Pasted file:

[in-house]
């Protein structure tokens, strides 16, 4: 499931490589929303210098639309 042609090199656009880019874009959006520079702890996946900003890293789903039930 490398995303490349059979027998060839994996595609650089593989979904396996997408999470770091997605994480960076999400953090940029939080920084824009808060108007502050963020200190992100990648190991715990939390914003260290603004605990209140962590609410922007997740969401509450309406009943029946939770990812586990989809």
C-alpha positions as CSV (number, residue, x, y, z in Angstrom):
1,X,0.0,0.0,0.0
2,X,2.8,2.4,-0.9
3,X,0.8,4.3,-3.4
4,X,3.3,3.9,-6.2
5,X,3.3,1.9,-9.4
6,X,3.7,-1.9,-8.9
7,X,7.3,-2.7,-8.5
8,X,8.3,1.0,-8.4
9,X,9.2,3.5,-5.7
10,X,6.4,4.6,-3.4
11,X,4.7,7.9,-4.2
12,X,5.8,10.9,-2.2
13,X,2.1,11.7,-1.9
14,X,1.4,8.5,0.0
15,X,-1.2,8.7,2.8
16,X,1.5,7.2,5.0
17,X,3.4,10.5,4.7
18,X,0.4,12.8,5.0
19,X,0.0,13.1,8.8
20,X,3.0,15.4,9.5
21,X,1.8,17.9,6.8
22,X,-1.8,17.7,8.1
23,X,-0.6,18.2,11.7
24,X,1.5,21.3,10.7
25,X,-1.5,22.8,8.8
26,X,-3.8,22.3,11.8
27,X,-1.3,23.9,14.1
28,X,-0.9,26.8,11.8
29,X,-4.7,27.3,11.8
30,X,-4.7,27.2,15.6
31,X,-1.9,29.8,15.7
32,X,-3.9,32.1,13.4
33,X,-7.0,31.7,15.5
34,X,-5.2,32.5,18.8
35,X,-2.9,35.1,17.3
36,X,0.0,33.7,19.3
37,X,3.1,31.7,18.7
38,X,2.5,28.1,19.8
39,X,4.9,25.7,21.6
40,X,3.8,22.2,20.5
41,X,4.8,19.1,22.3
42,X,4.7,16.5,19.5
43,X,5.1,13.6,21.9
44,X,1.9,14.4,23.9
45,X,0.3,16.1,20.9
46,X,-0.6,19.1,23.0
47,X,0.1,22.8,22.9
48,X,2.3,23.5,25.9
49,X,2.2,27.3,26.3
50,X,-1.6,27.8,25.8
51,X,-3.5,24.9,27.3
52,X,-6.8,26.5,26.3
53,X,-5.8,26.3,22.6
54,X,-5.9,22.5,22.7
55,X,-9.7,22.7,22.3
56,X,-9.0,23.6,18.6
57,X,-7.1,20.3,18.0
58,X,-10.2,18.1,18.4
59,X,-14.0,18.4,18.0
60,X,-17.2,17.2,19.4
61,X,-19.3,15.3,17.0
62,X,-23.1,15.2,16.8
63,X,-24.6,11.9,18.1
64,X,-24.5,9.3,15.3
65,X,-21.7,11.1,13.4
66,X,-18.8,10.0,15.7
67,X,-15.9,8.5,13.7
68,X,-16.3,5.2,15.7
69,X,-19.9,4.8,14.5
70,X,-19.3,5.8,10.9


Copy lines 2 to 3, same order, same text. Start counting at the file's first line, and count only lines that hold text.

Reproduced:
């Protein structure tokens, strides 16, 4: 499931490589929303210098639309 042609090199656009880019874009959006520079702890996946900003890293789903039930 490398995303490349059979027998060839994996595609650089593989979904396996997408999470770091997605994480960076999400953090940029939080920084824009808060108007502050963020200190992100990648190991715990939390914003260290603004605990209140962590609410922007997740969401509450309406009943029946939770990812586990989809």
C-alpha positions as CSV (number, residue, x, y, z in Angstrom):